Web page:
removed to Birmingham, Conn. In due
course of events the Probate Court admin
istered upon his estate nnd appointed a.
guardian lor the minor children, tWe hav
ing been some property left. This property
is still in the hands of the guardians of the
About a year ago John F. Simmon, a
Wlntted pettifogger, learned Irom a Con
necticut man who had been to California
that Oslmrn was alive and residing in Call
fornli, where lie had again married, and
had a family of a wile and four children
ml thai h had accumulated some uronertr
i, , H..TOH iuxii micro no ii welt.
Minimum thou began to search up the old
crnlllms of Oslrarn here In Connecticut, as
well as to Uka steps tn make sure of Os.
barn's Idnillfleatloii, Ho urcoded beyond
his rseottlou In both raits,
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tllaf I'laa ArrMrst,
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TALK OF THE STEEET.
Stock Brokers flopefnl of a Higher
and More Active Market, But
OIL'MOBK DIVIDED IN OPINION.
Owners of land Adjoining the Schenley
Park Cautioned to Go Slow.
HARVMiOOS GOLD FIELDS IN AFRICA
Although yesterday was an "off day" In
a business sense, the Exchange being closed,
transactions in the regular lines of trade
were nearly as heavy as nsnal, what was
lacking in one branch being made up in
The talk among stock brokers as they sat
in their offices or gathered in little groups
on the streets, wis hopeful, not only of an
improvement in values, but of a more active
market during the rest of the year, their
reasons being that all danger of a monetary
stringency has vanished, and that a large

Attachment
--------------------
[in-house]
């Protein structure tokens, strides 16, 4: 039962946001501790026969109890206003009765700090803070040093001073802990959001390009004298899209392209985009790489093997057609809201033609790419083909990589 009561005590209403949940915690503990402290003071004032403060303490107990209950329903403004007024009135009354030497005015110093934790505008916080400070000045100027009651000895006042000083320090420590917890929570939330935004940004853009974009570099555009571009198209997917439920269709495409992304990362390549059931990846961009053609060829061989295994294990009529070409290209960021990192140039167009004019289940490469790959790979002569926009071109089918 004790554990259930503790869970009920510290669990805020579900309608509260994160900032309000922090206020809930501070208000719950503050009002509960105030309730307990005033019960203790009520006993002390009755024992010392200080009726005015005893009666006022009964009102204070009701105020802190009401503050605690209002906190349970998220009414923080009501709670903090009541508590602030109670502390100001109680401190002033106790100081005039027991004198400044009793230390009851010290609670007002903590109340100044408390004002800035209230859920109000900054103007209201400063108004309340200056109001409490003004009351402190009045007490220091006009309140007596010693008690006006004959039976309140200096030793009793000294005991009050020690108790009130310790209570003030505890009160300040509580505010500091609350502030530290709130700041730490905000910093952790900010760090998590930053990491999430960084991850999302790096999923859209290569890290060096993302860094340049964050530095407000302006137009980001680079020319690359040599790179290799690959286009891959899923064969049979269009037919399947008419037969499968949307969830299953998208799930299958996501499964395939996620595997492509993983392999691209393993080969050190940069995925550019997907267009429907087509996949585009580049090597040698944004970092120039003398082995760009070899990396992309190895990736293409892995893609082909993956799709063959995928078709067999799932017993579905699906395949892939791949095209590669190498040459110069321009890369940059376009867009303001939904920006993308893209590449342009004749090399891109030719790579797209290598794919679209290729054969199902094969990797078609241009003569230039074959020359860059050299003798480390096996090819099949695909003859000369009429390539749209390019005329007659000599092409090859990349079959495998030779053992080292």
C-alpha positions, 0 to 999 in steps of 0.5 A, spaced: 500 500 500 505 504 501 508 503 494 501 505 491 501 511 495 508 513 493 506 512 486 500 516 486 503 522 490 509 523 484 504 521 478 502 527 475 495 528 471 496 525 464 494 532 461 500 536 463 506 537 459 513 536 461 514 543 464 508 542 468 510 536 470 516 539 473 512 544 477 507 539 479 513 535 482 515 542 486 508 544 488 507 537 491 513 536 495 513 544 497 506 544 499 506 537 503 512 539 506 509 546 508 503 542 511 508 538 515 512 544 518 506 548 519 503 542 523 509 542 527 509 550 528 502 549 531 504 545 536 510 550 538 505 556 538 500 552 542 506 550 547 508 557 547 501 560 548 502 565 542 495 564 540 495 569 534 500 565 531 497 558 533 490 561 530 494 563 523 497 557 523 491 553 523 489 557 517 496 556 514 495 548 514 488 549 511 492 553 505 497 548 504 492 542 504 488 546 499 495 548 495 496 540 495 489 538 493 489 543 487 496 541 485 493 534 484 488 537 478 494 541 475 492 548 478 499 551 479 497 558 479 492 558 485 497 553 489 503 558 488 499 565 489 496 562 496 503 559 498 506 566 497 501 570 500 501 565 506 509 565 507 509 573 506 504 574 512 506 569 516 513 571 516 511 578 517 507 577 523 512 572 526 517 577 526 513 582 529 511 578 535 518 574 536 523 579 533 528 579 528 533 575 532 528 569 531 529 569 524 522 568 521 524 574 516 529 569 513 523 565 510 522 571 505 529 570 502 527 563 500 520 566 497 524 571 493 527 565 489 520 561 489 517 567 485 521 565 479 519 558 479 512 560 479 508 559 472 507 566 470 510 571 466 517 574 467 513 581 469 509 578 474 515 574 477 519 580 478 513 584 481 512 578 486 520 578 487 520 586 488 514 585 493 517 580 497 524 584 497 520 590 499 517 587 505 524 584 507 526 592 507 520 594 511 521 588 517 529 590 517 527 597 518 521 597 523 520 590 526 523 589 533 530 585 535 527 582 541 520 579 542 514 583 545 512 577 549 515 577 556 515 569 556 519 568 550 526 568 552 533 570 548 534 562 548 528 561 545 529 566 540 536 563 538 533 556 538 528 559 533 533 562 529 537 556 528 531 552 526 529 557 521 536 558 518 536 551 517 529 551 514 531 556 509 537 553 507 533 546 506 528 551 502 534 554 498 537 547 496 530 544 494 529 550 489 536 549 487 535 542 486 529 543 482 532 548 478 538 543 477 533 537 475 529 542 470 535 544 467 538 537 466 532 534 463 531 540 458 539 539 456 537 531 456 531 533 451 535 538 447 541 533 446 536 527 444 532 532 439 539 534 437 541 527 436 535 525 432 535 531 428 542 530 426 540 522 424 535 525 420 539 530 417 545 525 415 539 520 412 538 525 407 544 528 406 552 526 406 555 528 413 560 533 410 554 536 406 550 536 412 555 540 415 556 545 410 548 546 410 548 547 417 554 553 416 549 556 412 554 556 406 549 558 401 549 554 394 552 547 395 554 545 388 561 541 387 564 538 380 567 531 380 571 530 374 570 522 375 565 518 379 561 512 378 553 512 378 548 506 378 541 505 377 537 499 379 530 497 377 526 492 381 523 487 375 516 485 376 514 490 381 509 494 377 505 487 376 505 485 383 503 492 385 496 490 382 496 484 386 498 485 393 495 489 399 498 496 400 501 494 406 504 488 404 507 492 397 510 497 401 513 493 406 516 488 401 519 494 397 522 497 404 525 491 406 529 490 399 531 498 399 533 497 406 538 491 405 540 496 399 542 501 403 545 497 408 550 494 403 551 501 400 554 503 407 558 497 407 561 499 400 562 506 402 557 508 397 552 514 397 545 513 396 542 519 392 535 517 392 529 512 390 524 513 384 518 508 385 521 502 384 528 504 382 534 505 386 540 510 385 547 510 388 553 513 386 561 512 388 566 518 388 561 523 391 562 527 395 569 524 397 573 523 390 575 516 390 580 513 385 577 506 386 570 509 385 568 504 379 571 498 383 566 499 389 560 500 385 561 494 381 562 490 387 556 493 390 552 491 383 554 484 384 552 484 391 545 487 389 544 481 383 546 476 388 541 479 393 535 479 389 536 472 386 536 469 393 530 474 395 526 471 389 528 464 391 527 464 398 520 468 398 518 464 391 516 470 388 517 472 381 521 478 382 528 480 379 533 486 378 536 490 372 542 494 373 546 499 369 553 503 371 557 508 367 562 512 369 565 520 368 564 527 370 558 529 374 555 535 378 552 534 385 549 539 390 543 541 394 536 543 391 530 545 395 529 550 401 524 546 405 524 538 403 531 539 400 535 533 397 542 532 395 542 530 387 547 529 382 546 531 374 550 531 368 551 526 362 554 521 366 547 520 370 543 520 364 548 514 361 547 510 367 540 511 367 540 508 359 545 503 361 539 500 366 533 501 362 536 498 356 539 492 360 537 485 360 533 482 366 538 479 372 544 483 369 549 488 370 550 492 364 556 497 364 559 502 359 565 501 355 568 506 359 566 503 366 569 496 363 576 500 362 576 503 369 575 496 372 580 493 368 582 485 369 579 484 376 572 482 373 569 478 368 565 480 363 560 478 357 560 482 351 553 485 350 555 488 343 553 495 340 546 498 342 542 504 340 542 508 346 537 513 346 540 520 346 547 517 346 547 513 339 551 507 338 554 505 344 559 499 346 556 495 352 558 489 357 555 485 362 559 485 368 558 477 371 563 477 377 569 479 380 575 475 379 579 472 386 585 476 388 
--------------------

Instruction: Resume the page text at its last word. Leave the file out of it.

number of investors who unloaded natural
gas etocks dnring the recent panic will soon
be wanting to get them back. Another ele
ment of confidence in that future is the prob
ability of an active demand for electric and the
Tractions, of which there are several encourag
Operators in petroleum were divided in opin
ion as to the future .course1 of the market.
While some insisted that statist(cs of demand
and supply were a sufficient warrant for a far
ther advance, others were less confident, and
pointed to former experiences under similar
circumstances to strengthen their position.
One of the latter voiced the sentiment of many
others when he said: "If it be true, as reported
from New York, that the Standard is manipu
lating the maiket, we may give up all hope, not
only of a further advance, but of being able to
hold prices where they are. By permitting
crude to reach a respectable figure the mo
nopoly has bronght refined up to a high price,
where it will probably hold for some time, not
withstanding a decline in crude, on the prin
ciple that it is easier to make than to break
prices. When the Standard wants cheap oil it
always finds a way to get it
"Another element of uncertainty is the Ohio
product. There are reports that it is being
refined and made equal to Pennsylvania oil.
Indeed, two of the heaviest refiners of Ohio
oil. both of them millionaires, offer to guarantee
every gallon sold by themto be equal to any in
the market, and they say they will soon be able
to produce it in unlimited quantities. While
this would not permanently depress the mar
ket, the first effect of such a large addition to
the marketable stock would be to lower values.
All of these considerations have more or less
weight, and inject an element of uncertainty
into the market, weakening confidence and re
There was a good feeling in real estate cir
cles. All of the leading dealers and agents re
ported an active inquiry for nearly all classes
of property, but especially for small honses
and bnilding lots. The certainty of a hand